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  1. Peggy McDevitt
    July 31, 2017 @ 1:02 pm

    Great tips, thanks. I wrapped bricks with cloth and use them as weights.


  2. Karen
    August 1, 2017 @ 1:55 am

    I go to my local library’s annual book sale and buy up the large format children’s books on the last day of the sale – the books sometimes are free, or for a small flat fee I can buy a bag/box full.

    I peel the cover off to get at the book boards. The large format can give me 2 covers if I cut it in half or even more for smaller projects.

    As much as I hate to tear up a book, the library will take the unsold books to the dump the next day for disposal!


    • Robin
      August 20, 2017 @ 10:06 am

      I do the same thing! 😀


  3. Oksana Kurinskaya
    August 1, 2017 @ 4:04 pm

    Thank you. Very useful tips! It was interesting to read about the awl. Indeed, it is important to find a non-conical sharp awl.


  4. shanzy294
    May 20, 2018 @ 4:06 pm

    Great tips. I’m just starting my journey into the world of book binding and it can be a little confusing with all the new terms. You explain things perfectly and provide great tips. Thank you.


  5. Diane Ziomek
    October 21, 2018 @ 9:40 pm

    I work at our local library, and have access to withdrawn books. I have taken a crash course in book repair, but creating my own is something I would like to spend more time doing. I’m an author, so combining my written words with book creation could result in some interesting projects.


  6. Vicky luffman
    February 11, 2019 @ 6:45 am

    I am a textile artist and was looking for an easy way to create books for holding my samples of Felting, shibori and silk painted samples for my workshops. Thank you for sharing your book making talents. I can’t wait to try!


    • Ali Manning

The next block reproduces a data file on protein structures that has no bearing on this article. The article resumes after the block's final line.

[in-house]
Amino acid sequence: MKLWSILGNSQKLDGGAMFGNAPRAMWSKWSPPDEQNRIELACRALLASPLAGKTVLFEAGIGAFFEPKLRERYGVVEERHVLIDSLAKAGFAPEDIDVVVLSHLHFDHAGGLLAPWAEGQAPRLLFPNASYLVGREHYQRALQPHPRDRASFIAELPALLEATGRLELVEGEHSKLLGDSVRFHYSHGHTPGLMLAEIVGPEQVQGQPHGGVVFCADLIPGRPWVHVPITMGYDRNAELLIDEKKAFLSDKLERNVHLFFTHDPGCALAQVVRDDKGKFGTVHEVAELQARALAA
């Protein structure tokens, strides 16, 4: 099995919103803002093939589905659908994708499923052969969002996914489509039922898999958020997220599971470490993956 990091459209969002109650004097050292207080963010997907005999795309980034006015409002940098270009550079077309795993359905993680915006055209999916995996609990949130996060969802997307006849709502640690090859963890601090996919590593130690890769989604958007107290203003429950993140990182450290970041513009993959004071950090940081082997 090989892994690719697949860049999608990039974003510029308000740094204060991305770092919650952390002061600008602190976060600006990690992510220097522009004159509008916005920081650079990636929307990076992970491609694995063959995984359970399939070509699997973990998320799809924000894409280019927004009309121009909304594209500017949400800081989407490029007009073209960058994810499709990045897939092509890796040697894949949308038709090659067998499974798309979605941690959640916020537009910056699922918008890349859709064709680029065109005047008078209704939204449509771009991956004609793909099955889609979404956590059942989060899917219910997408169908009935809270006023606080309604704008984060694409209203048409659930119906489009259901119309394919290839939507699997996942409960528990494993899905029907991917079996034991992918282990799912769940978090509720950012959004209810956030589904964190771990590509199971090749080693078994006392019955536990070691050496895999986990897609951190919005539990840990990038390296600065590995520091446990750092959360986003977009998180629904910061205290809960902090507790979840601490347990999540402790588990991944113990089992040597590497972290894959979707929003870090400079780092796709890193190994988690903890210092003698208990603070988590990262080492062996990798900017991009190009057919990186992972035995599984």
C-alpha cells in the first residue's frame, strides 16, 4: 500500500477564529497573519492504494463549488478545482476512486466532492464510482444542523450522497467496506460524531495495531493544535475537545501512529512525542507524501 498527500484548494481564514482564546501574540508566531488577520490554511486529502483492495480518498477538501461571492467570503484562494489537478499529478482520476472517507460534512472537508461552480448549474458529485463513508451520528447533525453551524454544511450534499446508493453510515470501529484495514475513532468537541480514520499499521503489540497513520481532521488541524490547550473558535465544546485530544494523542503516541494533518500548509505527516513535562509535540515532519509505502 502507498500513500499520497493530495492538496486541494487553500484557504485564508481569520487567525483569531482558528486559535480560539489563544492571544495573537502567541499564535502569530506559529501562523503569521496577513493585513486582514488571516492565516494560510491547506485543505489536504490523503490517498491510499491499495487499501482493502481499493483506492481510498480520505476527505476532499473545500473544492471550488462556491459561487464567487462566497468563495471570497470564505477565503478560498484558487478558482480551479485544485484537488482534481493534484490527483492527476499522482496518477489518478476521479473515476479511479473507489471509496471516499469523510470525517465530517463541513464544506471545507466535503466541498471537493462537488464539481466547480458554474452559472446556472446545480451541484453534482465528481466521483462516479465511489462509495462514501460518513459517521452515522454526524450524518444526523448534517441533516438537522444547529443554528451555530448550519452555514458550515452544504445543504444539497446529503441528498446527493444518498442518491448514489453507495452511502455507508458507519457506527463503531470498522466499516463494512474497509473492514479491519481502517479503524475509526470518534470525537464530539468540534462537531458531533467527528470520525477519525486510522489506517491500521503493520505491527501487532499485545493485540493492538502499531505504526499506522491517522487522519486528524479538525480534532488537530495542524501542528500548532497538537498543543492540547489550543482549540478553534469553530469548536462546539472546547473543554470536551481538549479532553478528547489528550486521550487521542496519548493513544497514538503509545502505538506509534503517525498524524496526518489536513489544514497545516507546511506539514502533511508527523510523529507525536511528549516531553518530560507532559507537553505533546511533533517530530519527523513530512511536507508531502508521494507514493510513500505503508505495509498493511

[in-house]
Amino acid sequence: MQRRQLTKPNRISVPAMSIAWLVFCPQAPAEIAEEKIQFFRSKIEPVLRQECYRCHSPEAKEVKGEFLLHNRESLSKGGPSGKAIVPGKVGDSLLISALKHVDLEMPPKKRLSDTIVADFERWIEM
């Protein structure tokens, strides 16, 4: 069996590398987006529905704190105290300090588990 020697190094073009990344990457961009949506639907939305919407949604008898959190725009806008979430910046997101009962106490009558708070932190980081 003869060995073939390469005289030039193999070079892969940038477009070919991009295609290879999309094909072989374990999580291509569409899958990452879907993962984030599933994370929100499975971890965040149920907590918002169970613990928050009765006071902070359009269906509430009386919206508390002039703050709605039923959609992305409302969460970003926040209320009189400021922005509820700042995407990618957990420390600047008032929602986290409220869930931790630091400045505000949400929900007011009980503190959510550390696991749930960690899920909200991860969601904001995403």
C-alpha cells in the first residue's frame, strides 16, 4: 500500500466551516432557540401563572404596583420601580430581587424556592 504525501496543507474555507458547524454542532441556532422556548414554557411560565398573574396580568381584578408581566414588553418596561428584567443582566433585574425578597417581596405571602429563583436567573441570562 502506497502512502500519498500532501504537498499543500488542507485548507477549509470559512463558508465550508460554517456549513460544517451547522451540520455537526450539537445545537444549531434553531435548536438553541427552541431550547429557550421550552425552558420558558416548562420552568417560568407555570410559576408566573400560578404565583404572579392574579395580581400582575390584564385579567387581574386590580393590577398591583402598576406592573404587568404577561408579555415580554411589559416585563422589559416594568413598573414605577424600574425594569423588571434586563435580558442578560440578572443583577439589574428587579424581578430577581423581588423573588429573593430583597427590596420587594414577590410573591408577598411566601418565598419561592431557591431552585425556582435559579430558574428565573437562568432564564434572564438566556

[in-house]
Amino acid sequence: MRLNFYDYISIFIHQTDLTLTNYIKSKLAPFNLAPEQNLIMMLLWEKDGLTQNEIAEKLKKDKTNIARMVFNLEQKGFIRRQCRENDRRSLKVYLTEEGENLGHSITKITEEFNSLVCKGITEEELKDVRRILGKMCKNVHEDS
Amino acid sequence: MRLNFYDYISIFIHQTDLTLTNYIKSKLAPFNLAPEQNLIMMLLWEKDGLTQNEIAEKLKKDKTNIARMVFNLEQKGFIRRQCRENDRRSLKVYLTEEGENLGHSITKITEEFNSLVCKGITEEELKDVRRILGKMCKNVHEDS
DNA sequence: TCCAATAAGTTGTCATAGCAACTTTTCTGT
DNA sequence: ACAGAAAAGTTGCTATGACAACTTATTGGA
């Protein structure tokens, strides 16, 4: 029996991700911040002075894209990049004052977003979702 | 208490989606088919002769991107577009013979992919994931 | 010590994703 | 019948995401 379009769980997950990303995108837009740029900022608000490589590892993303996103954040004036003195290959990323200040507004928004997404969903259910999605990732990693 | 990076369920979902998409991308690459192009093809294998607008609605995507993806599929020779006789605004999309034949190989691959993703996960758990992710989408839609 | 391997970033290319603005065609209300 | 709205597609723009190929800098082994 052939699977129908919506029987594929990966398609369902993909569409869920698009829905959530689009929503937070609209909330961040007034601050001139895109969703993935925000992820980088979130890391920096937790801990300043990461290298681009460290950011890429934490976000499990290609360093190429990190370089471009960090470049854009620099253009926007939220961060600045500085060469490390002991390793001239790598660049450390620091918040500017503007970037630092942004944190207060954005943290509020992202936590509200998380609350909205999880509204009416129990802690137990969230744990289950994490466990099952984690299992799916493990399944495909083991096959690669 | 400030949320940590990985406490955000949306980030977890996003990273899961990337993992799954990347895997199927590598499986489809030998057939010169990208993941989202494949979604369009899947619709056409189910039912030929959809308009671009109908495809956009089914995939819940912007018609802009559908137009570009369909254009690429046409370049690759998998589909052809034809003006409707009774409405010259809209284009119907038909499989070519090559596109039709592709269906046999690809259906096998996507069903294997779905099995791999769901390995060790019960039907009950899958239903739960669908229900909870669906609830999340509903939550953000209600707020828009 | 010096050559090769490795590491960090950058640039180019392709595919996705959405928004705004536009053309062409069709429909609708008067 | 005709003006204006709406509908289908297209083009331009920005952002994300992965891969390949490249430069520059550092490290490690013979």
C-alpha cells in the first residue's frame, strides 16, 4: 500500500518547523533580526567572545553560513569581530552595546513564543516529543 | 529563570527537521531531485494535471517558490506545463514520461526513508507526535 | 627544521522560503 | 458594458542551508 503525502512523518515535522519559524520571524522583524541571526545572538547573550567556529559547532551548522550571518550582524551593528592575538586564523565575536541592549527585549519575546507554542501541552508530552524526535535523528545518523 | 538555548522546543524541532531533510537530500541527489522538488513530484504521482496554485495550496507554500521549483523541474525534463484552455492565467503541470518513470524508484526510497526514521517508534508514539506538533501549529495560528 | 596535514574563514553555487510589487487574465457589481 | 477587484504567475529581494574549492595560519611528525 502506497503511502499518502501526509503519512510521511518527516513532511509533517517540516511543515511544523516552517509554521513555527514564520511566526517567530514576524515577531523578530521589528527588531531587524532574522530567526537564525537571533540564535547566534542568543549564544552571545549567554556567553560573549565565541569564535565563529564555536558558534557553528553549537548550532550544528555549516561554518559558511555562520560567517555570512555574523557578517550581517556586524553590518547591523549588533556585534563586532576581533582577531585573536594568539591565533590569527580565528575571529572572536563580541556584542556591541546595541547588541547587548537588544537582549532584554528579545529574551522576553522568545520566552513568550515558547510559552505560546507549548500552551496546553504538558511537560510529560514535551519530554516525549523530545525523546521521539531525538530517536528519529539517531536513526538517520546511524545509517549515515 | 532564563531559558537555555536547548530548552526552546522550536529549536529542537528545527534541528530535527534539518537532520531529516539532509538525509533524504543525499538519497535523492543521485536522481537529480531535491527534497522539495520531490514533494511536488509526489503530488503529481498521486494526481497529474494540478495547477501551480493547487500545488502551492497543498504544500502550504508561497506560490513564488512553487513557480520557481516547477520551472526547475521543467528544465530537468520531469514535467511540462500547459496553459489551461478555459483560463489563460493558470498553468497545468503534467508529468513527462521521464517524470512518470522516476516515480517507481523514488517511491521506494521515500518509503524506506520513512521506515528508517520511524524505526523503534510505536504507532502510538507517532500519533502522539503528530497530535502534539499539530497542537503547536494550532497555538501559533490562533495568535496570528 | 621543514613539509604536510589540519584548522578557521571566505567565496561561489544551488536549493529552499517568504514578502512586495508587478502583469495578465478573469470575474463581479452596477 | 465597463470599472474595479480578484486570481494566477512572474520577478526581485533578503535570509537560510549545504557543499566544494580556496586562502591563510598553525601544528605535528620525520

February 12, 2019 @ 8:05 am

      You’re very welcome Vicky. I would love to see the books that you make!


  7. Carlos
    March 8, 2019 @ 1:44 pm

    Actually, waxed linen thread is not always the best choice. Here in TX, we have found untaxed is better. Waxed linen can leave greasy spots in your books, from heat. So we only use unwaxed linen thread. Even mailing a book somewhere cooler can cause melting, in a hot mailbox or mail truck.


    • Ali Manning
      March 17, 2019 @ 11:21 am

      Thanks for the tip Carlos.


  8. Lisa
    February 26, 2021 @ 1:00 pm

    For book boards (and hinges), I recycle cardboard from cereal and rice boxes, as well as from new calendars (they usually have a large piece of cardboard to keep them flat) and any other cardboard that is thick enough. (Hey, I try to upcycle what I can.) If I need a really stiff book, I simply glue pieces of cardboard together, but usually after I’ve finished covering them, they’re stiff enough. This may be because I use sample wallpaper sheets for covers, end papers, and spines, which help reinforce the book.

    I make both open and closed spine books, some with hinges and some without. Regardless, all the binding is on the OUTSIDE of the spine, which makes for a very rustic look. This method is simpler than sewing all the signatures together; plus, you can use a decorative cord, string, yarn, ribbon, whatever for binding and it really pops.

    I bought a book years ago called “Handcrafted Journals, Albums, Scrapbooks, and More” by Marie Browning. It’s where I get much of my inspiration for bookmaking.


  9. Mo
    July 11, 2022 @ 12:25 pm

    When I taught bookbinding to high school students, I couldn’t afford to purchase enough awls for everyone, so I made my own with sharp tapestry needles and corks! I like these better than the store bought awls because I can make a smaller, finer hole for sewing.


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